2. Paracelsianism. The Manifestos refer to Theophrastus Paracelsus as an important precursor of the Rosicrucian revelation; however, they say, he did not belong to the Rosicrucian lineage. Paracelsian language and ideas pervade bothFama and Confessio: they talk about universal medicine, the religious value of knowledge, the inferior nature of gold-making and other ideas traceable to Paracelsian followers. The Paracelsians, it must be remembered, were interested in medical alchemy rather than gold-making and often disparaged the latter as an inferior pursuit. They were also fervent knowledge-seekers, both in nature and in the Bible.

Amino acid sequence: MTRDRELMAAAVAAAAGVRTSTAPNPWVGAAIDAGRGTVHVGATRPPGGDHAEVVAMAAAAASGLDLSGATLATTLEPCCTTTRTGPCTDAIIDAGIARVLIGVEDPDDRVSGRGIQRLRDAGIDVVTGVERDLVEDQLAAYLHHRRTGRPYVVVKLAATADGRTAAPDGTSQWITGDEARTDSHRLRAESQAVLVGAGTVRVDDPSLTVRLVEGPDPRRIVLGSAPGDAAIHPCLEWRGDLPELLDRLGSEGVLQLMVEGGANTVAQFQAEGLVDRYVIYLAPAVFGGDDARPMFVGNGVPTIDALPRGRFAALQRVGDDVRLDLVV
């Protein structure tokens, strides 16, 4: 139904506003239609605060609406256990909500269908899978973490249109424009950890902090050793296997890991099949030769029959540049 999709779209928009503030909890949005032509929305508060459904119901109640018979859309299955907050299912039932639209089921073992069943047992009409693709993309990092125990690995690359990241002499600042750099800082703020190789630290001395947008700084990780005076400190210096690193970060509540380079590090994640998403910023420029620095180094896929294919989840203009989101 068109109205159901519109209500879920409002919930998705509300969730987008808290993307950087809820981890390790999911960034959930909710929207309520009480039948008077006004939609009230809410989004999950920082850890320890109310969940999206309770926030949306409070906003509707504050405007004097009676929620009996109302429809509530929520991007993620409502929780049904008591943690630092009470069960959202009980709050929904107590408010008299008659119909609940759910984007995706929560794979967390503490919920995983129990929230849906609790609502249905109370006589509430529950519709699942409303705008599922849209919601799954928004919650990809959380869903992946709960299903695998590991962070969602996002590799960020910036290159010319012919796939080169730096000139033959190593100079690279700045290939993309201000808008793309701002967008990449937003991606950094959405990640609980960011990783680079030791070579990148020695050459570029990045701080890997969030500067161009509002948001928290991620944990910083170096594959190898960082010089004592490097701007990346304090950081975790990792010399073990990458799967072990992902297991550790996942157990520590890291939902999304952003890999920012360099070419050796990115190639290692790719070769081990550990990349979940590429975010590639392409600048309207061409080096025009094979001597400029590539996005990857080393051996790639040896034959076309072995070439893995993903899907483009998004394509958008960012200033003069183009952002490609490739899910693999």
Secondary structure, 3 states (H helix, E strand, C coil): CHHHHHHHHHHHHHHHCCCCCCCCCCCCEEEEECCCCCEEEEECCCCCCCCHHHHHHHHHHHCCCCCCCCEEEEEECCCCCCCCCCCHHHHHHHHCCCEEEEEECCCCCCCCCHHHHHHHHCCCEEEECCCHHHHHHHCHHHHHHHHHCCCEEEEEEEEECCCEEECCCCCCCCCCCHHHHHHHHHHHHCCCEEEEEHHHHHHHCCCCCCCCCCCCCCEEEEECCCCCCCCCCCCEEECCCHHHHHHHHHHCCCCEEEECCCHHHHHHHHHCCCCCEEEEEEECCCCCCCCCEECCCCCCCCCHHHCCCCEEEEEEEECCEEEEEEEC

3. New Reformation. The Rosicrucian manifestos embraced Protestant values of reformation. However, they talk about a new, upcoming reformation that would complement or even go beyond the Protestant one. The nature of this new reformation is clear: it involves not only the proper reading of the Bible but the revelation of God in nature. The Rosicrucians emphasize knowledge of nature as a religious ideal, quite contrary to our modern understanding of science and religion as competing or even antagonistic pursuits. In fact, the Rosicrucians believed that the pursuit of knowledge would bring humanity back to the status of Adam before the Fall, i.e. in God’s grace.